At the beginning of the experiment, the mean number of vascular plant species per plot was ca. 14 in both grazed and ungrazed plots. After three years of grazing, the number of species started to increase in the grazed plots, but remained constant in the exclosures. By year 5 (2000), the mean number of species in the grazed plots had increased by 4.1 Â± 0.9 (mean Â± 1 s.e.) species. Most species that invaded grazed plots were already present in the community. Their cover increased when grazing removed the accumulated litter and suppressed the dominant species. Some small herbs, indicating the success of management invaded the grazed plots: Rhinanthus minor (invaded two plots), Cerastium fontanum (3), Stellaria graminea (3), Trifolium pratense (3) and Taraxacum spec. (four plots). Litter cover decreased in the grazed plots compared to the controls and at the end of the study in grazed plots litter was minimal when cover in the control plots was 31%. Grazing had little effect on the early flowering tall herbs Anthriscus sylvestris and Geranium sylvaticum as they had already flowered and started to reallocate resources to their roots when grazing started in July. In contrast, Epilobium angustifolium and Filipendula ulmaria are tall herbs, flowering at the end of July which explains their decrease in the grazed plots results indicate that the abundance of these tall herbs (C strategists) can be decreased if grazing occurs just before flowering. Small herbs increased in cover when grazing suppressed the cover of competitively superior tall herbs and decreased the litter cover. Many of these herbs are general strategists and grow in various habitats. Grazing favored some small and creeping herbs, such as Cerastium fontanum, Stellaria graminea and Trifolium pratense. Ranunculus acris and Trollius europaeus are poisonous species and are avoided by grazers. Two C-strategy tall grasses, Alopecurus pratensis and Elymus repens, decreased in response to grazing. These grasses are nitrophilous to some extent, and are therefore expected to decrease in the long-term when grazing removes nutrients via consumed biomass. In contrast, smaller grasses that favour intermediate rich soil conditions, i.e. Agrostis capillaris (CSR-strategist), Anthoxanthum odoratum and Festuca ovina (S-stress tolerators), increased due to grazing. The results suggest that it is useful to study the responses of different functional plant groups to grazing. Individual species may be too scarce for changes in their abundances to be seen but by following reasonable species groups much valuable data could be acquired. By using this information grassland managers can optimize the method and timing of management practices to succeed in restoration.
Factors limiting recovery of the ecosystem:
Mere low intensity sheep grazing has been successful in managing low productive hill pastures. In more productive habitats, however, a surplus of soil nutrients may retard the change of vegetation, and hence grazing along may be insufficient to achieve quick results. In this project, a combination of early mowing followed by grazing would probably have given better results. Early mowing combined with grazing would effectively suppress the dominance of early flowering tall herbs. Another possibility is to start grazing earlier in summer. Spring grazing has been shown to increase species richness in low land meadows, but in long used upland meadows some of these strategies had no effect on species richness.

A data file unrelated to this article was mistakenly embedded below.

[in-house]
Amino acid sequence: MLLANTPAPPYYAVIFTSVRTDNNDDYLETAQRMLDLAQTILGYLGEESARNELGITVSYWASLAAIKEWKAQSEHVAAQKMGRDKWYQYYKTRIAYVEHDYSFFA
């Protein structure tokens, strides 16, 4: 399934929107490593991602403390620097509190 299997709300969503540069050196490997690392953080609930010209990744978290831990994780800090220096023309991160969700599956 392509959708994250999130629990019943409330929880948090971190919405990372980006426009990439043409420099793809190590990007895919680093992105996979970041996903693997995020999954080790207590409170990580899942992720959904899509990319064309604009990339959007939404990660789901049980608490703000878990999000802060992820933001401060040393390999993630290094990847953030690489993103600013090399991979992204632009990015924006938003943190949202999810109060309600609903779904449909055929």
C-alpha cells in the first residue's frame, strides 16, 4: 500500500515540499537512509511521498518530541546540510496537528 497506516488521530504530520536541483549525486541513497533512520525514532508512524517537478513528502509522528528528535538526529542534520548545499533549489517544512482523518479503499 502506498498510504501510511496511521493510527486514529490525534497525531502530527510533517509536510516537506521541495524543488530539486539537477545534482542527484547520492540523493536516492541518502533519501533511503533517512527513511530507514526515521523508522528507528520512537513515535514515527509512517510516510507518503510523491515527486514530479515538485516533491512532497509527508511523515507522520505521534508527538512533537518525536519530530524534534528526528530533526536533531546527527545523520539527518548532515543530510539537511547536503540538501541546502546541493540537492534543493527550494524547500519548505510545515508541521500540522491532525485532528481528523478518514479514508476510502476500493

Socio-Economic & Community Outcomes Achieved
Economic vitality and local livelihoods:
Grazing increased the mean number of species per plot by 29.5% with this project, but the increase was largely due to the spread of species already present in the community. The slow increase in the number of species might result from the lack of old managed meadows in close proximity to the restoration site. This indicates that no artificial input of diasporas is needed where there is a sufficiently rich, local species pool. Sometimes the presence of a seed bank my help, but most grassland species disappear from the seed bank after some years of abandonment. Grazing is preferred to mowing because animals are able to spread plant propagules.
The target community in this area will be a low productive meadow with many small herbs and grasses. Ordination of the data showed that the community moved towards the desired state with many small growing herbs, following grazing. Small herbs that are currently absent, but those which could be imported into and spread in the area include Antennaria dioica, Erigeron acer, Fragaria vesca, Leucanthemum vulgare, and Veronica officinalis. One point for further monitoring is to evaluate if these species do have time to migrate in from nearby remnant meadows. The time frame of this study may not have allowed for that to have happened. One final note is that the development of such a species-rich meadow may take decades to restore.
Sources and Amounts of Funding
The project was financially supported by The Academy of Finland (projects 35558 and 40951) and the Kone Foundation. The land on which the project was conducted was offered for study by the landowner and the project utilized a local farmer’s sheep during the four years of the project 1996-1999.